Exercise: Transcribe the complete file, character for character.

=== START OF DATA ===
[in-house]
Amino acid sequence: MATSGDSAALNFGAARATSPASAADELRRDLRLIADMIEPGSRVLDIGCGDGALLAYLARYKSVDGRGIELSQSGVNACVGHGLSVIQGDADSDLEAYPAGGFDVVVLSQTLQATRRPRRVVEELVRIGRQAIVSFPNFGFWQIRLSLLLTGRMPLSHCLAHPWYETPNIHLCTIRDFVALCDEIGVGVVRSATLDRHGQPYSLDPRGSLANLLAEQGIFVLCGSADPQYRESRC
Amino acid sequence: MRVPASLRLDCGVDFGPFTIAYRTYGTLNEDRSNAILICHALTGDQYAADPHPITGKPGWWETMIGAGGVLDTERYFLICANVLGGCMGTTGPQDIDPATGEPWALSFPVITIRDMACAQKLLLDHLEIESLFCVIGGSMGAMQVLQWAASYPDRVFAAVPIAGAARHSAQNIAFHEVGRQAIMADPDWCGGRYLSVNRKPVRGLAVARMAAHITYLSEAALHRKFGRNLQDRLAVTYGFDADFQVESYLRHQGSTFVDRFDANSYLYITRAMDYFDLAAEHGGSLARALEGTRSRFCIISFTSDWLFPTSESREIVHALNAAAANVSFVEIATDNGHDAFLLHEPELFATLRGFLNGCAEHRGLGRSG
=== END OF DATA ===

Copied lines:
[in-house]
Amino acid sequence: MATSGDSAALNFGAARATSPASAADELRRDLRLIADMIEPGSRVLDIGCGDGALLAYLARYKSVDGRGIELSQSGVNACVGHGLSVIQGDADSDLEAYPAGGFDVVVLSQTLQATRRPRRVVEELVRIGRQAIVSFPNFGFWQIRLSLLLTGRMPLSHCLAHPWYETPNIHLCTIRDFVALCDEIGVGVVRSATLDRHGQPYSLDPRGSLANLLAEQGIFVLCGSADPQYRESRC
Amino acid sequence: MRVPASLRLDCGVDFGPFTIAYRTYGTLNEDRSNAILICHALTGDQYAADPHPITGKPGWWETMIGAGGVLDTERYFLICANVLGGCMGTTGPQDIDPATGEPWALSFPVITIRDMACAQKLLLDHLEIESLFCVIGGSMGAMQVLQWAASYPDRVFAAVPIAGAARHSAQNIAFHEVGRQAIMADPDWCGGRYLSVNRKPVRGLAVARMAAHITYLSEAALHRKFGRNLQDRLAVTYGFDADFQVESYLRHQGSTFVDRFDANSYLYITRAMDYFDLAAEHGGSLARALEGTRSRFCIISFTSDWLFPTSESREIVHALNAAAANVSFVEIATDNGHDAFLLHEPELFATLRGFLNGCAEHRGLGRSG